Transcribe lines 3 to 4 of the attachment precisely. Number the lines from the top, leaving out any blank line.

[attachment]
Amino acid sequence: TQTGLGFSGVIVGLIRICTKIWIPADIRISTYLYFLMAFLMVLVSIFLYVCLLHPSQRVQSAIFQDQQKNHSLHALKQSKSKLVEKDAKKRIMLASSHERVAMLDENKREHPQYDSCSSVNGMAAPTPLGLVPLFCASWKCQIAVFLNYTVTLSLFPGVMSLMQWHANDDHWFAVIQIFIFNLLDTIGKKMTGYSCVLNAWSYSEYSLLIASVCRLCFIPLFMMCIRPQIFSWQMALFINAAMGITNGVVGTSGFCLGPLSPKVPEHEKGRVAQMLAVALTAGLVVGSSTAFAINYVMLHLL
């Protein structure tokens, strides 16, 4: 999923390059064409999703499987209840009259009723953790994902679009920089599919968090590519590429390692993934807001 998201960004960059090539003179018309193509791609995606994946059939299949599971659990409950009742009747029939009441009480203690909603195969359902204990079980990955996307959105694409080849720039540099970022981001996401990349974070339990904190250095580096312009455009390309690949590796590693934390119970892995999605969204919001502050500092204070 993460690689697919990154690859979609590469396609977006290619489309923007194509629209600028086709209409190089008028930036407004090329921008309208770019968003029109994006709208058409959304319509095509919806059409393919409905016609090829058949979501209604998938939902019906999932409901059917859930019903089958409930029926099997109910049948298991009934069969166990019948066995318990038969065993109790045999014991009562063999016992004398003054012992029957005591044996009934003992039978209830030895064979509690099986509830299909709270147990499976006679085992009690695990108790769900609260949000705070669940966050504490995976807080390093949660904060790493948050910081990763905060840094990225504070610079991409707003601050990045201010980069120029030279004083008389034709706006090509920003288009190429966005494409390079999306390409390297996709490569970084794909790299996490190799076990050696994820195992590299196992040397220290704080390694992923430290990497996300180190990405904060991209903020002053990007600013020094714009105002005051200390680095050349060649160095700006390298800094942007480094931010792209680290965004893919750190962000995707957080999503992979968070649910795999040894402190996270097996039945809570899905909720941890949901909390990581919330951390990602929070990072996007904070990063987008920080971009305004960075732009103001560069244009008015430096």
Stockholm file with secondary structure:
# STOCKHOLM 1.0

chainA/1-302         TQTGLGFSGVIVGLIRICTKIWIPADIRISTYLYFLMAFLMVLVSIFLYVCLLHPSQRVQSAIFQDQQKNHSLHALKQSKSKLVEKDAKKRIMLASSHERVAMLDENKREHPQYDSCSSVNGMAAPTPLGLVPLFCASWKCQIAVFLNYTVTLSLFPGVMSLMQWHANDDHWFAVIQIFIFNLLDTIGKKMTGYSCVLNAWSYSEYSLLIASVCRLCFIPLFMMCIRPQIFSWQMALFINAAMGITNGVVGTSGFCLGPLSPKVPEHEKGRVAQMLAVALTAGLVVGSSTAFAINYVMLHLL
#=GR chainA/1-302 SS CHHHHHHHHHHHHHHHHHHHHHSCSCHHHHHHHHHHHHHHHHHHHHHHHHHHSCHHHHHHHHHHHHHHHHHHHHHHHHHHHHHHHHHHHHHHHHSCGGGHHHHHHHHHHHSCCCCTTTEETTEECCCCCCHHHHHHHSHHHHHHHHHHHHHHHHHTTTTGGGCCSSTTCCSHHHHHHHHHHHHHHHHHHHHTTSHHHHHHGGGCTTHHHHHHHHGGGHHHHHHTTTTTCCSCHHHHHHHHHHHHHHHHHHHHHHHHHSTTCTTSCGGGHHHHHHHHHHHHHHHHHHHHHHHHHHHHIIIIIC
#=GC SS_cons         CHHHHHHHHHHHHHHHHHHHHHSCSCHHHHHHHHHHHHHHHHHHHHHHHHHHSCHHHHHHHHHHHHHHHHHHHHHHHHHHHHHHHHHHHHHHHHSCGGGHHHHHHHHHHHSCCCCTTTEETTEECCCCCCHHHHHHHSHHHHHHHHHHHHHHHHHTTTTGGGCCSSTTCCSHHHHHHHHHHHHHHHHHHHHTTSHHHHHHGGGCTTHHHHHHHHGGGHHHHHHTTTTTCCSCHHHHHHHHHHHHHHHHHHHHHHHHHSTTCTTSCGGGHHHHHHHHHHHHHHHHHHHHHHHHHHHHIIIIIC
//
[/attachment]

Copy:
Stockholm file with secondary structure:
# STOCKHOLM 1.0